From the preface of "Famous Clyde Yachts":
For many years now Clyde Yachts and Clyde Yachting have been world-famous, yet, somewhat strange to relate, comparatively few books, dealing with the subject, have been written, and Famous Clyde Yachts is the outcome of a desire, on the part of the Publishers, to add a pleasant volume to the number. In it an attempt has been made, by means of picture and story, to present to the reader, in convenient and attractive form, a few of the salient features in the history of some of the more notable yachts of recent days, connected in one way or another with the Clyde.
It will be seen that (for the most part) the period dealt with is that lying between the beginning of 1880 and the end of 1887. Four boats built prior to 1880 have been given a place in our book – namely the "Cyprus," "Madge," "Neva," and "Viril" – because they were amongst the most notable of the boasts which ushered in the type so popular in after years.
The years traversed by Famous Clyde Yachts have been witness to a most gratifying increase of yachting on the Clyde — an increase which would seem to indicate a wider distribution of wealth and a laudable desire to spend a portion of it on a worth pastime. These years have been further rendered noteworthy by the gallant (though unsuccessful) attempts of the "Genesta," "Galatea," and "Thistle" to win the America Cup, and by the great and ever increasing popularity of the steam yacht. Although our book deals solely with "white wings," we may be allowed to make some allusion to the steam yacht, which now occupies such a conspicuous place in our pleasure navy.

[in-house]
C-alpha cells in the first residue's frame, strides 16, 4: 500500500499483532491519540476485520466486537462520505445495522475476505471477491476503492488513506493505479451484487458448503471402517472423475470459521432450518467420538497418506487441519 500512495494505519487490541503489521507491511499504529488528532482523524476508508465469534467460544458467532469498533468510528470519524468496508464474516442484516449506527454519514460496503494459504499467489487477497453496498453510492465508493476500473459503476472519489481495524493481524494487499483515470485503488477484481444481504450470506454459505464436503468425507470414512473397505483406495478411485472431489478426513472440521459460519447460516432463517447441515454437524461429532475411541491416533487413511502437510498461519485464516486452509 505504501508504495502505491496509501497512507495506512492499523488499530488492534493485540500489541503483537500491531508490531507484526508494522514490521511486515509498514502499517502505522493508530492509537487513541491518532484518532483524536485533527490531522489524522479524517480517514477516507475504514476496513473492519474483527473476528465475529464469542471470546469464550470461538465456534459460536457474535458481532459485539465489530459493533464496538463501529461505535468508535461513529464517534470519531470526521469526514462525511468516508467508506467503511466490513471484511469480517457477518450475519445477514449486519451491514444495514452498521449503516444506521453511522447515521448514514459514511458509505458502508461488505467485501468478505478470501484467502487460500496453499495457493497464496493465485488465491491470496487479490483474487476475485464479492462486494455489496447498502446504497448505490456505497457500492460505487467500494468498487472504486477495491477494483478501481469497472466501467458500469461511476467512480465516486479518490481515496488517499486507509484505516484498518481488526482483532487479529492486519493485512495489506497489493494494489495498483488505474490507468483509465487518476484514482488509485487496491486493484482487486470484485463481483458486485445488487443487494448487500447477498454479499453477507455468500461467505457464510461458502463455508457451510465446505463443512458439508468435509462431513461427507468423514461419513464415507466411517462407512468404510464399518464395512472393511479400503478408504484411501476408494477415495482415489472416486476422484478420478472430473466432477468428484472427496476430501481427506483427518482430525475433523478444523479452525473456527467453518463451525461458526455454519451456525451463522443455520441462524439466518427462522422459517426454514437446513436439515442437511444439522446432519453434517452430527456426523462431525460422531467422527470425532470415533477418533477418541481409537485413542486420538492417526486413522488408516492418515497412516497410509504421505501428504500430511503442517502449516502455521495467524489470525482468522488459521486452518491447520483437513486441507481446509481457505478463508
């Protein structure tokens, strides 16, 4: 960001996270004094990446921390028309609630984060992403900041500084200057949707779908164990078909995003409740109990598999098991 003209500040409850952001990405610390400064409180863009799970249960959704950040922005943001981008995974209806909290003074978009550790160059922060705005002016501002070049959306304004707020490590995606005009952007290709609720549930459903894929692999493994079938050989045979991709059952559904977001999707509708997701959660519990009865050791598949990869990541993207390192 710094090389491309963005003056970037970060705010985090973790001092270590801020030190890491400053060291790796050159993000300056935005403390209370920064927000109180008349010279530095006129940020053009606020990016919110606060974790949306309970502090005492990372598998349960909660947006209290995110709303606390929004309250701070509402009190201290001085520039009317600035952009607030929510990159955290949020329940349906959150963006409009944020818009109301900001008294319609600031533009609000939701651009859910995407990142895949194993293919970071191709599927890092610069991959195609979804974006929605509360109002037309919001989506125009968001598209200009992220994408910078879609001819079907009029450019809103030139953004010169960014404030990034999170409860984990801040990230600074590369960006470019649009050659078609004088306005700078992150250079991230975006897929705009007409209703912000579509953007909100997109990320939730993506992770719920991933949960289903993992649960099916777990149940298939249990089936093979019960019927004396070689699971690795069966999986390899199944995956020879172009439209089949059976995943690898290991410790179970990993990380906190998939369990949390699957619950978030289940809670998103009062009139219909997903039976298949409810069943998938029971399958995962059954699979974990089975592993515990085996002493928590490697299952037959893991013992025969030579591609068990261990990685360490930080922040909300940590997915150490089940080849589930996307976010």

In these days, when "time is money," more essentially than ever it was, it is perhaps only natural that men should wish to make their pleasures subservient to their business arrangements, and undoubtedly the steam yacht lends itself more readily to the furtherance of the desideratum than the sailing vessel possibly can, consequently we are likely to see the goodly fleet of steam yachts, which the Clyde boasts at present, augmented from year to year. At the same time we hope the love of yachting will always be strong enough, and the tastes of the yachtsmen varied enough, to keep the Clyde well found in both classes of boats.
It will be seen that no attempt whatever has been made to impart anything of a technical or scientific character to the book, the aim having been rather to make it a pleasant repository of a little of that which has contributed to make the yachting of the last few years so interesting.
An earnest endeavour has been made to have the work as accurate as possible, and in this connection we desire to tender our thanks to many owners of yachts, and other gentlemen skilled in yachting matters, for kindkly looking over proof sheets, and to express our indebtedness to many books and journals, most of which are named in the text.
The artist also desires to express his thanks to several gentlemen for kindly assisting him in his part of the work.
In conclusion, the book is sent forth accompanied by the sincere hope that it may be found a not altogether unworthy memorial of a stirring era in the history of a pastime which is mainly, life-giving, pure, and of good report.